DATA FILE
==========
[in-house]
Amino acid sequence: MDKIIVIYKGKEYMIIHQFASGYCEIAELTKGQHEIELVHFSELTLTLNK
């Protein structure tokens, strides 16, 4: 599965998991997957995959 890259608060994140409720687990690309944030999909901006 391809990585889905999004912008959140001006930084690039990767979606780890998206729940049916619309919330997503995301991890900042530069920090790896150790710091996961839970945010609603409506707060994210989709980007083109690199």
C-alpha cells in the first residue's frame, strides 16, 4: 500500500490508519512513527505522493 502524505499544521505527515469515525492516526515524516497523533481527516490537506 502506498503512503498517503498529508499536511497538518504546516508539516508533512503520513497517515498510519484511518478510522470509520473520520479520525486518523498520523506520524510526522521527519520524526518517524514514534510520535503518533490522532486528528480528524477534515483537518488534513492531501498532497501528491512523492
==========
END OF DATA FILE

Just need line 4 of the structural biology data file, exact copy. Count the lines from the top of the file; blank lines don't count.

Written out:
C-alpha cells in the first residue's frame, strides 16, 4: 500500500490508519512513527505522493 502524505499544521505527515469515525492516526515524516497523533481527516490537506 502506498503512503498517503498529508499536511497538518504546516508539516508533512503520513497517515498510519484511518478510522470509520473520520479520525486518523498520523506520524510526522521527519520524526518517524514514534510520535503518533490522532486528528480528524477534515483537518488534513492531501498532497501528491512523492